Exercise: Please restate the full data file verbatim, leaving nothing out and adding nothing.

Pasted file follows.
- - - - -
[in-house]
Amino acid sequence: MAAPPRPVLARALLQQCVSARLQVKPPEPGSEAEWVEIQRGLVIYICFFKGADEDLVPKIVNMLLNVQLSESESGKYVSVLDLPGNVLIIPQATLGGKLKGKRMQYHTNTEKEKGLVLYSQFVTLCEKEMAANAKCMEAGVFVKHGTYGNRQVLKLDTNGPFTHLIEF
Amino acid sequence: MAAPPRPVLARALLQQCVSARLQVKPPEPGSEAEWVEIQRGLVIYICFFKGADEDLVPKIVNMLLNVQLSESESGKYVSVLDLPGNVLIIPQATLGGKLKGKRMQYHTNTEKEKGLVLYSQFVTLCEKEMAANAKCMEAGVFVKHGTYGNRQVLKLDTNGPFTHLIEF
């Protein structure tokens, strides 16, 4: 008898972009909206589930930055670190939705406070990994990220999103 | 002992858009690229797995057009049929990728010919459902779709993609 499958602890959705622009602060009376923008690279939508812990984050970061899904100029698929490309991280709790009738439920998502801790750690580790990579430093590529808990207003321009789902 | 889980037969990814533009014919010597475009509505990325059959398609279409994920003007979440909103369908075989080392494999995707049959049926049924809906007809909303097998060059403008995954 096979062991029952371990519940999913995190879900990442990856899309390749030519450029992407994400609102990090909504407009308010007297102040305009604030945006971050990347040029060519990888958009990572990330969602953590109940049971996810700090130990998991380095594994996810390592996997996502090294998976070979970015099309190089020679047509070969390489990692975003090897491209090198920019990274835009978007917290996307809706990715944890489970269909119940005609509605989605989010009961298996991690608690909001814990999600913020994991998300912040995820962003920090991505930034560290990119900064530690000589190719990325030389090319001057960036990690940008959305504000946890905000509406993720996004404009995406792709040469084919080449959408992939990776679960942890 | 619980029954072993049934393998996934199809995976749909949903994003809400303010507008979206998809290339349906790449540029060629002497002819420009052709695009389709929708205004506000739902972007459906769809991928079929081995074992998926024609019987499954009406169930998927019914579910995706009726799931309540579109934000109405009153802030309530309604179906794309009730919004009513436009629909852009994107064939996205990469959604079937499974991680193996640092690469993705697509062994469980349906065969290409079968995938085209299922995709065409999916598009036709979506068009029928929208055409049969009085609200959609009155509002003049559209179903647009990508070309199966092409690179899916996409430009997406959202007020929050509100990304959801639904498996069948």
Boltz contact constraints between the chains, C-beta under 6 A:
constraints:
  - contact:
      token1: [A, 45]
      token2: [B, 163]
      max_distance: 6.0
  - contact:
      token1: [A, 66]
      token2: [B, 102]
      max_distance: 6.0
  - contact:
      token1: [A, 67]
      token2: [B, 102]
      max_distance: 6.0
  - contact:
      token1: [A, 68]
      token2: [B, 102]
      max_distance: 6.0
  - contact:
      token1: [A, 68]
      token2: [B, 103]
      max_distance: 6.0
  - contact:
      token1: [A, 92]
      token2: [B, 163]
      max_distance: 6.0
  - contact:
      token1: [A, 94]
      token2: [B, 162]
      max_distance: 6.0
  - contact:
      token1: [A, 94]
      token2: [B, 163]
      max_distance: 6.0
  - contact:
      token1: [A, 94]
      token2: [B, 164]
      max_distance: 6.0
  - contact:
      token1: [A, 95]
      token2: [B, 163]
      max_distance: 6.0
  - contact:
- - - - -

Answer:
[in-house]
Amino acid sequence: MAAPPRPVLARALLQQCVSARLQVKPPEPGSEAEWVEIQRGLVIYICFFKGADEDLVPKIVNMLLNVQLSESESGKYVSVLDLPGNVLIIPQATLGGKLKGKRMQYHTNTEKEKGLVLYSQFVTLCEKEMAANAKCMEAGVFVKHGTYGNRQVLKLDTNGPFTHLIEF
Amino acid sequence: MAAPPRPVLARALLQQCVSARLQVKPPEPGSEAEWVEIQRGLVIYICFFKGADEDLVPKIVNMLLNVQLSESESGKYVSVLDLPGNVLIIPQATLGGKLKGKRMQYHTNTEKEKGLVLYSQFVTLCEKEMAANAKCMEAGVFVKHGTYGNRQVLKLDTNGPFTHLIEF
């Protein structure tokens, strides 16, 4: 008898972009909206589930930055670190939705406070990994990220999103 | 002992858009690229797995057009049929990728010919459902779709993609 499958602890959705622009602060009376923008690279939508812990984050970061899904100029698929490309991280709790009738439920998502801790750690580790990579430093590529808990207003321009789902 | 889980037969990814533009014919010597475009509505990325059959398609279409994920003007979440909103369908075989080392494999995707049959049926049924809906007809909303097998060059403008995954 096979062991029952371990519940999913995190879900990442990856899309390749030519450029992407994400609102990090909504407009308010007297102040305009604030945006971050990347040029060519990888958009990572990330969602953590109940049971996810700090130990998991380095594994996810390592996997996502090294998976070979970015099309190089020679047509070969390489990692975003090897491209090198920019990274835009978007917290996307809706990715944890489970269909119940005609509605989605989010009961298996991690608690909001814990999600913020994991998300912040995820962003920090991505930034560290990119900064530690000589190719990325030389090319001057960036990690940008959305504000946890905000509406993720996004404009995406792709040469084919080449959408992939990776679960942890 | 619980029954072993049934393998996934199809995976749909949903994003809400303010507008979206998809290339349906790449540029060629002497002819420009052709695009389709929708205004506000739902972007459906769809991928079929081995074992998926024609019987499954009406169930998927019914579910995706009726799931309540579109934000109405009153802030309530309604179906794309009730919004009513436009629909852009994107064939996205990469959604079937499974991680193996640092690469993705697509062994469980349906065969290409079968995938085209299922995709065409999916598009036709979506068009029928929208055409049969009085609200959609009155509002003049559209179903647009990508070309199966092409690179899916996409430009997406959202007020929050509100990304959801639904498996069948």
Boltz contact constraints between the chains, C-beta under 6 A:
constraints:
  - contact:
      token1: [A, 45]
      token2: [B, 163]
      max_distance: 6.0
  - contact:
      token1: [A, 66]
      token2: [B, 102]
      max_distance: 6.0
  - contact:
      token1: [A, 67]
      token2: [B, 102]
      max_distance: 6.0
  - contact:
      token1: [A, 68]
      token2: [B, 102]
      max_distance: 6.0
  - contact:
      token1: [A, 68]
      token2: [B, 103]
      max_distance: 6.0
  - contact:
      token1: [A, 92]
      token2: [B, 163]
      max_distance: 6.0
  - contact:
      token1: [A, 94]
      token2: [B, 162]
      max_distance: 6.0
  - contact:
      token1: [A, 94]
      token2: [B, 163]
      max_distance: 6.0
  - contact:
      token1: [A, 94]
      token2: [B, 164]
      max_distance: 6.0
  - contact:
      token1: [A, 95]
      token2: [B, 163]
      max_distance: 6.0
  - contact: